Daily Archives: October 15, 2015

Deer-vehicle crashes increase in fall


Mating season and the quest for more secure habitat have deer on the move this time of year, increasing the chances of vehicle collisions. Typically, the greatest occurrence of deer-vehicle crashes is in mid-November when the rut, or mating season, peaks.


“In addition to the rut, deer are also on the move in mid-fall seeking new locations as crops are harvested and leaves fall from trees and shrubs, leaving them less secure than in their summer habitats,” said Kansas Department of Wildlife, Parks and Tourism biologist Lloyd Fox.


According to the Kansas Department of Transportation, 15 percent of Kansas crashes last year were deer-related (crashes in which a deer and vehicle actually collided or the presence of a deer was a contributing circumstance). Although crashes involving deer occur throughout the year in every Kansas county, the highest number of crashes typically occur where there are the most vehicles. Sedgwick County had 422 deer-vehicle crashes in 2014, the most of any county.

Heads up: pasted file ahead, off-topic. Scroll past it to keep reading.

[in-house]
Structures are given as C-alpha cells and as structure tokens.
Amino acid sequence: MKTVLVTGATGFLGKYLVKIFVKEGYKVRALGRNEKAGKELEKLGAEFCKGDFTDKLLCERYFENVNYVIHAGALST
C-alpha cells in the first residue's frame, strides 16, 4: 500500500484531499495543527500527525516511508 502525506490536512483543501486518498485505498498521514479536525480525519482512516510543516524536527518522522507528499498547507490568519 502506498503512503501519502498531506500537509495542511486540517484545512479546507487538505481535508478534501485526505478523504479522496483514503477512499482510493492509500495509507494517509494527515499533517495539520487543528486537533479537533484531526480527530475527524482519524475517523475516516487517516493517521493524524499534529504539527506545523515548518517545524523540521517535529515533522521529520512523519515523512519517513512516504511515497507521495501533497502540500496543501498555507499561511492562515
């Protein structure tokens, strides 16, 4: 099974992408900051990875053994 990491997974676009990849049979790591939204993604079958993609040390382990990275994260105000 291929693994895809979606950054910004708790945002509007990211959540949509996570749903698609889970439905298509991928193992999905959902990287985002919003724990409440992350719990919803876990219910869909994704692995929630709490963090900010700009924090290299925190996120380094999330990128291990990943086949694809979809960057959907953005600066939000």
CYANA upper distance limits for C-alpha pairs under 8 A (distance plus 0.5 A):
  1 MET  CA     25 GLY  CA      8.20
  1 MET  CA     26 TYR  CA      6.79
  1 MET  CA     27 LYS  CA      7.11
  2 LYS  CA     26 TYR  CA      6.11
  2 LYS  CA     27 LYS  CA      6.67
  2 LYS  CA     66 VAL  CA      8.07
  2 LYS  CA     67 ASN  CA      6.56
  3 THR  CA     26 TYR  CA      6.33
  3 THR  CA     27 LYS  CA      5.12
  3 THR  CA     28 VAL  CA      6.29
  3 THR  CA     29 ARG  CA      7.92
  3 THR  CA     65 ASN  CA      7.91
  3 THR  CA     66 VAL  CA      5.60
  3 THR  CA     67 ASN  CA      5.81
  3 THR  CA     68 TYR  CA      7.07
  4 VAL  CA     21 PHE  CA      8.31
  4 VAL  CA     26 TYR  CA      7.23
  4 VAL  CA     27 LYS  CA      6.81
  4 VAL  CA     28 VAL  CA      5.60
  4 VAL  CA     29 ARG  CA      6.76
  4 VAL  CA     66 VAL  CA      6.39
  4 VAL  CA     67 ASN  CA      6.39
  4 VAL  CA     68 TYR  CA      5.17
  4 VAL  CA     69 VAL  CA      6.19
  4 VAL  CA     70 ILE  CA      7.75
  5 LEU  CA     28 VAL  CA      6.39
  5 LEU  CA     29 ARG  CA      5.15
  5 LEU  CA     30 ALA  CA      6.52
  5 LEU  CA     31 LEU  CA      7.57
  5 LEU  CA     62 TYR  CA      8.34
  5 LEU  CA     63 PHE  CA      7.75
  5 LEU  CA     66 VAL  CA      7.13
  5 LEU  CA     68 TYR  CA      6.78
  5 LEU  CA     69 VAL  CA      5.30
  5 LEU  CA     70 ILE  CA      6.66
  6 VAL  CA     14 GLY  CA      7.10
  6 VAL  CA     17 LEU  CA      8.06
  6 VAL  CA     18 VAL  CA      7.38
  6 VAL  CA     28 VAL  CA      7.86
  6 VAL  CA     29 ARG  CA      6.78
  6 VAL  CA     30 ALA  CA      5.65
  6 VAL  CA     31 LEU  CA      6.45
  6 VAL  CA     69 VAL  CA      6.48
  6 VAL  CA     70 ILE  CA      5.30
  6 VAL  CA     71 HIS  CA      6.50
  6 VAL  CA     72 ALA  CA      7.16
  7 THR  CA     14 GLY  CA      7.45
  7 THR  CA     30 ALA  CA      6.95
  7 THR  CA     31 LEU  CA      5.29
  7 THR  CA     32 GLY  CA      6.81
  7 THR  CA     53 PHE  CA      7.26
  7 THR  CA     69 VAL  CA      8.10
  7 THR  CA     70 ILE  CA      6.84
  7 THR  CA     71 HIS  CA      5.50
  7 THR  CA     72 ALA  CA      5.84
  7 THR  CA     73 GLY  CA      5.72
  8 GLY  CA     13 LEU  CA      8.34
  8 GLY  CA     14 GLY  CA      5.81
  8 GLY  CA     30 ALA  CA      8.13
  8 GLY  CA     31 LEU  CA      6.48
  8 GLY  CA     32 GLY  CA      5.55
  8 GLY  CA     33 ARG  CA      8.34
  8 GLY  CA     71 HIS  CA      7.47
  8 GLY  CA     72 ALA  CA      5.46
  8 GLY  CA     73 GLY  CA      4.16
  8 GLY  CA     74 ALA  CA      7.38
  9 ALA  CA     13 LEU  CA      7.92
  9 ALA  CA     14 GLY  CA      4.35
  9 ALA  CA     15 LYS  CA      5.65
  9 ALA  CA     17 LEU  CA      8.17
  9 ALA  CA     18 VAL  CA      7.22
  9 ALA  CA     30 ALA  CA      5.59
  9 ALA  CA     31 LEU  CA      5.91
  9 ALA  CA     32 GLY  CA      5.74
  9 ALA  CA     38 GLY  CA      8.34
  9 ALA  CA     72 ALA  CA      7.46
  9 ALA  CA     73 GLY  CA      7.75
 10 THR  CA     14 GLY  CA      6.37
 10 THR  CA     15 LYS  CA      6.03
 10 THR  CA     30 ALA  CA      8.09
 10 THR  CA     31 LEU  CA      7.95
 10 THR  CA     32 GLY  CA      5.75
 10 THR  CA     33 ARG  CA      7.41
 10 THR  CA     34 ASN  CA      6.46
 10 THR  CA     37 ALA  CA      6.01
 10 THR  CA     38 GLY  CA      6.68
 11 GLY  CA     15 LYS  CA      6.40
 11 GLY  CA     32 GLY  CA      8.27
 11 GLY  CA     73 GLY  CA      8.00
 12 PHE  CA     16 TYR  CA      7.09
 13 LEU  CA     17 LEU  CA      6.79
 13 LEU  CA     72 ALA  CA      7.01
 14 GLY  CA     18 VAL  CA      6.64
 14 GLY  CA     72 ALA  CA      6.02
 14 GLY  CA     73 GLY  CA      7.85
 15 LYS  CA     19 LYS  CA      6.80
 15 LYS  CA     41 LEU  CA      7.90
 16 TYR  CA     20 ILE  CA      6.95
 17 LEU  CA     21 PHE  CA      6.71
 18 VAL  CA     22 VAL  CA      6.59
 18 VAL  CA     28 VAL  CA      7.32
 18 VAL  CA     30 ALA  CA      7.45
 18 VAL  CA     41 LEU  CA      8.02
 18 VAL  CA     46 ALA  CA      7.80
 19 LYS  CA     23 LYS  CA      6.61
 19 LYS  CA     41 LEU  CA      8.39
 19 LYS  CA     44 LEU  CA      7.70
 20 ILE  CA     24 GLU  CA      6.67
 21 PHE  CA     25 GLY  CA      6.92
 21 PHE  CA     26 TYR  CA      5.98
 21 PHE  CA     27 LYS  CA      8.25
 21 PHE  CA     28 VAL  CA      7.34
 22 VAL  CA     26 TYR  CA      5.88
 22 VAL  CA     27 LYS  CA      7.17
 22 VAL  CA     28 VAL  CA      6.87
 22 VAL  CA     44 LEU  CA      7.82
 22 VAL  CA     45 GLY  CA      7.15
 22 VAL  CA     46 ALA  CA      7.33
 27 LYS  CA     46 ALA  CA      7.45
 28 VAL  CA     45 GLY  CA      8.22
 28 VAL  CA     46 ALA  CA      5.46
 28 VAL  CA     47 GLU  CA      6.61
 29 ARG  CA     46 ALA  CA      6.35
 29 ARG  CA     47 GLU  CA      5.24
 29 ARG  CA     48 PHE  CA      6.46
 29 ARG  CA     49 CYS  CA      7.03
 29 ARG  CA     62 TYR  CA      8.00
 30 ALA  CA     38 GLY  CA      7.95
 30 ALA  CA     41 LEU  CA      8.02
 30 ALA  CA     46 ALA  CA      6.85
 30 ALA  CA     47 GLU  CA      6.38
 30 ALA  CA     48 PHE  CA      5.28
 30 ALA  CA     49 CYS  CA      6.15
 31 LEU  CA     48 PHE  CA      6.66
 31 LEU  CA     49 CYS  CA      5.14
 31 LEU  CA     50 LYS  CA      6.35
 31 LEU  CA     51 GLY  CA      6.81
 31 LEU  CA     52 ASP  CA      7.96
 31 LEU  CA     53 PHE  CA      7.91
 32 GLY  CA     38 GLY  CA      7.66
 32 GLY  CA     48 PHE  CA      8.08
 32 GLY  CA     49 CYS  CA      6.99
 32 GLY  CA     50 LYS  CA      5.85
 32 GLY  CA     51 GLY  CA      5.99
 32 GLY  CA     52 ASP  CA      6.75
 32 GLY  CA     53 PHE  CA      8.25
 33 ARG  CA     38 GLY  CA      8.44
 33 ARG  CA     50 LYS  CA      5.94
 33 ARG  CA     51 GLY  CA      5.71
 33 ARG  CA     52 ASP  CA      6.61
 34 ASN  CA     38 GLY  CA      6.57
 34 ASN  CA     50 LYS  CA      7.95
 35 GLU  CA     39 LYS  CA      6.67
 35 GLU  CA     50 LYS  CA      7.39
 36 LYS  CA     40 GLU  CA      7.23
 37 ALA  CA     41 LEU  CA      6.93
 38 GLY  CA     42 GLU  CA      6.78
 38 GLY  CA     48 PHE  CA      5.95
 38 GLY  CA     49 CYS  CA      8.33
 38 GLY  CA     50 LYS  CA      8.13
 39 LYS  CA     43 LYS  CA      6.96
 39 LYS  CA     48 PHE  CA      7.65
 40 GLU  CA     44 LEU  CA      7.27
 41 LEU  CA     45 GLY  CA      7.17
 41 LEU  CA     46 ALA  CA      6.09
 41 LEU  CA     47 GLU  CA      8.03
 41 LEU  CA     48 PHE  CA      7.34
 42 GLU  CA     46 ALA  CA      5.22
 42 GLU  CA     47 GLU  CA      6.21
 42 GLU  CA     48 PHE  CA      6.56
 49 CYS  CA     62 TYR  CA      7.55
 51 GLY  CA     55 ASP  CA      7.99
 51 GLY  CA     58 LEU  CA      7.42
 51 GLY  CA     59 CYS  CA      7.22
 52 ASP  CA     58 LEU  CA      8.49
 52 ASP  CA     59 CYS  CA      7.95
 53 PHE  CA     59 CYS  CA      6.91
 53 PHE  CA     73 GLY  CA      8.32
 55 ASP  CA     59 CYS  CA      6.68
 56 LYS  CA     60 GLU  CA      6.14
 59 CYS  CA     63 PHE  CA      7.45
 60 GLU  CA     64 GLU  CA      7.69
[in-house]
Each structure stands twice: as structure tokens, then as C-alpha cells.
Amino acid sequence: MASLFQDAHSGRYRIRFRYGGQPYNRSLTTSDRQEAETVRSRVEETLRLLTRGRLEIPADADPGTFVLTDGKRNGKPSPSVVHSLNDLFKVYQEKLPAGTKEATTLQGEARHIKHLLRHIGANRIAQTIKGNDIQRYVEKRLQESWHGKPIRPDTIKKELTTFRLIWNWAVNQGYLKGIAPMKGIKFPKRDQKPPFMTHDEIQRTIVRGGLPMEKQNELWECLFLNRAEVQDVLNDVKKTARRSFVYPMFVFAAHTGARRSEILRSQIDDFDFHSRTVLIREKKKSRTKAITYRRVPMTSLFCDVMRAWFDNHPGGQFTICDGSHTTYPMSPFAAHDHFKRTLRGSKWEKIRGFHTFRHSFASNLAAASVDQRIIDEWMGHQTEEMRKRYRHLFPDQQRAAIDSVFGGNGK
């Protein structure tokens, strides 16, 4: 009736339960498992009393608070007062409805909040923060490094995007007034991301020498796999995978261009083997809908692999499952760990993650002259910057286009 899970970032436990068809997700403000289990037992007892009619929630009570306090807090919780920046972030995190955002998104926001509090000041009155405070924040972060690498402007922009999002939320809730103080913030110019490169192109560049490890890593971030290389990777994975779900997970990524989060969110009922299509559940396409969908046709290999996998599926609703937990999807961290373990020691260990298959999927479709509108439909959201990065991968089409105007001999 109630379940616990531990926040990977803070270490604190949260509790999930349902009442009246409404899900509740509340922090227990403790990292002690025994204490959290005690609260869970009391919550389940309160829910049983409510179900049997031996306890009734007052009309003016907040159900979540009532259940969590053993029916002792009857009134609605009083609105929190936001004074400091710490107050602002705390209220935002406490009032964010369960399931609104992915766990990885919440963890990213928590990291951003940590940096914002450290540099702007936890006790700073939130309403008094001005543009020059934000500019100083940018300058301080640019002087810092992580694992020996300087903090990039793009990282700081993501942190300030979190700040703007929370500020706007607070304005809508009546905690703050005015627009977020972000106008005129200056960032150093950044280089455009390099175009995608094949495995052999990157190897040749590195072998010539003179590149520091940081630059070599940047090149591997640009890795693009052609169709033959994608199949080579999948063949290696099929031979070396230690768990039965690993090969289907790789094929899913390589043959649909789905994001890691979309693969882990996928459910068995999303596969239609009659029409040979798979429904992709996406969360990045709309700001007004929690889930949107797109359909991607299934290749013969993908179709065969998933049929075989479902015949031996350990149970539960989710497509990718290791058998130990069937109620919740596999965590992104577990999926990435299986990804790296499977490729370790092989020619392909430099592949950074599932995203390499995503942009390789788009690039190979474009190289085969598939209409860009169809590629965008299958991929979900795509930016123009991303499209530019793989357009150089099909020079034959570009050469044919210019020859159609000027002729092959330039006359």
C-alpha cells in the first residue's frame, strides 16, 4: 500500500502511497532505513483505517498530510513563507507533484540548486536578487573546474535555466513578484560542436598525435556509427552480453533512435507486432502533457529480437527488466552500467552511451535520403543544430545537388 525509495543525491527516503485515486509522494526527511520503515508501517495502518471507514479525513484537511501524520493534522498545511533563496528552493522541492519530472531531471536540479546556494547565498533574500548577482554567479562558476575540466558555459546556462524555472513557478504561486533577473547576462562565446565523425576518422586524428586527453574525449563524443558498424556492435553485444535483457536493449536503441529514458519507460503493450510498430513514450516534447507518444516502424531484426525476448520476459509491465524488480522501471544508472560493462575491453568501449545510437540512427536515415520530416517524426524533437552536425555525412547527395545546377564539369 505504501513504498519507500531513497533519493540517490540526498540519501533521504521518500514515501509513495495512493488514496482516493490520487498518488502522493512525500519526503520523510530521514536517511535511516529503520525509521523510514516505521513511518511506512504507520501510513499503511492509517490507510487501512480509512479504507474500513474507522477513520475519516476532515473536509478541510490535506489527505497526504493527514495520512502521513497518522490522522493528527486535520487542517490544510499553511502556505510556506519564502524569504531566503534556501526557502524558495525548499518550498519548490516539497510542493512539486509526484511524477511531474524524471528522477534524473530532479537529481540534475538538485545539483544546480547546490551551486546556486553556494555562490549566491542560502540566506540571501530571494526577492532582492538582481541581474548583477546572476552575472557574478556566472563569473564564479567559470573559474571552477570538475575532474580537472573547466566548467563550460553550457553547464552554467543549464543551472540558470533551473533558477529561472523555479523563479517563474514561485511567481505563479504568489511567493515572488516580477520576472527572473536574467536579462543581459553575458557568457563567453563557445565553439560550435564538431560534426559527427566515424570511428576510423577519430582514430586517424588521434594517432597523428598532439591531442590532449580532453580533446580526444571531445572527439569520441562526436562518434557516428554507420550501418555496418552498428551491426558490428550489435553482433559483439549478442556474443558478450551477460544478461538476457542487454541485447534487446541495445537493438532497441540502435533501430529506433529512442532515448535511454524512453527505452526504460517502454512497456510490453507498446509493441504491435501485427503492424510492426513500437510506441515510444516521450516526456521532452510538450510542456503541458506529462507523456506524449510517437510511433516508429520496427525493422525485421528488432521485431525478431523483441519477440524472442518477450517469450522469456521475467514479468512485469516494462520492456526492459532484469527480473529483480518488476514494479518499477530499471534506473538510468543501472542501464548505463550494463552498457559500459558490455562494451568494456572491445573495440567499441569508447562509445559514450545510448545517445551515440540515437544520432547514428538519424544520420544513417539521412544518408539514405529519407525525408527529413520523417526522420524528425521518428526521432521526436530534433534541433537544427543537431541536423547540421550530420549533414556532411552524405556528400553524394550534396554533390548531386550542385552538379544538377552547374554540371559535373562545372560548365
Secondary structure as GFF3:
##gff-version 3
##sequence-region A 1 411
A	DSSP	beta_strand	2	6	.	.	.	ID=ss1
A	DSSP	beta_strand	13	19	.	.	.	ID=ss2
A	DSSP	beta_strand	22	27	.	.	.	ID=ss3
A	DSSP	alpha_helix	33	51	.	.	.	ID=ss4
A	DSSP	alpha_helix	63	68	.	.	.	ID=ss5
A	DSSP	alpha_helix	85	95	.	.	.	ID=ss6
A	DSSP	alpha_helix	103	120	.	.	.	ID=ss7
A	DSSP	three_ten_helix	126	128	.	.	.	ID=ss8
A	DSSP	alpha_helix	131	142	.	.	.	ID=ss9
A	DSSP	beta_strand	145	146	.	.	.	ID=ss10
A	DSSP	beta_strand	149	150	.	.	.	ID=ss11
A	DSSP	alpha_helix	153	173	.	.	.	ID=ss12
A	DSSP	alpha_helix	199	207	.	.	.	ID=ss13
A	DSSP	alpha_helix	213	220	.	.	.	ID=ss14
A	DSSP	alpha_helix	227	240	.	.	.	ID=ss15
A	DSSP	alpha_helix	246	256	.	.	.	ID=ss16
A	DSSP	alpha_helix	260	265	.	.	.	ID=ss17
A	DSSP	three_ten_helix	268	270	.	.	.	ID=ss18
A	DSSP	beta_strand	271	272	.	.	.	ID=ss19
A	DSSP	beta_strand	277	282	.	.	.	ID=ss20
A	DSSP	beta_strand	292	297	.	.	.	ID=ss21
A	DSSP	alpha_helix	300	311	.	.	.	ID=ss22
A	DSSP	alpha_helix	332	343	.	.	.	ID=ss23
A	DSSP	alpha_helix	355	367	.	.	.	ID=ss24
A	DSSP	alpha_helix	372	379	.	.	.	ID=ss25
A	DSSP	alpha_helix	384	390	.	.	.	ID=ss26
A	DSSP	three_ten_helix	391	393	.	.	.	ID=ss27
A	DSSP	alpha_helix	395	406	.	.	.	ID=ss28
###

The Kansas Highway Patrol (KHP) cautions drivers to avoid taking extra-ordinary measures to avoid striking a deer in the road, lest a bad situation become even worse.


“If you are unfortunate enough to have a deer enter the highway in front of your car, it is best to hit the animal and not swerve to avoid it,” said the KHP’s Lt. Adam Winters. “Often we find more serious crashes occur when you swerve in avoidance.”


Other tips to avoid deer collisions include:

  • Be especially watchful at dawn and dusk when deer are particularly active.
  • Watch for more than one deer, as they seldom travel alone.
  • Reduce speed and be alert near wooded areas or green spaces such as parks or golf courses and near water sources such as streams or ponds.
  • Deer crossing signs show where high levels of deer/vehicle crashes have occurred in the past.
  • Use your bright lights to help you detect deer as far ahead as possible.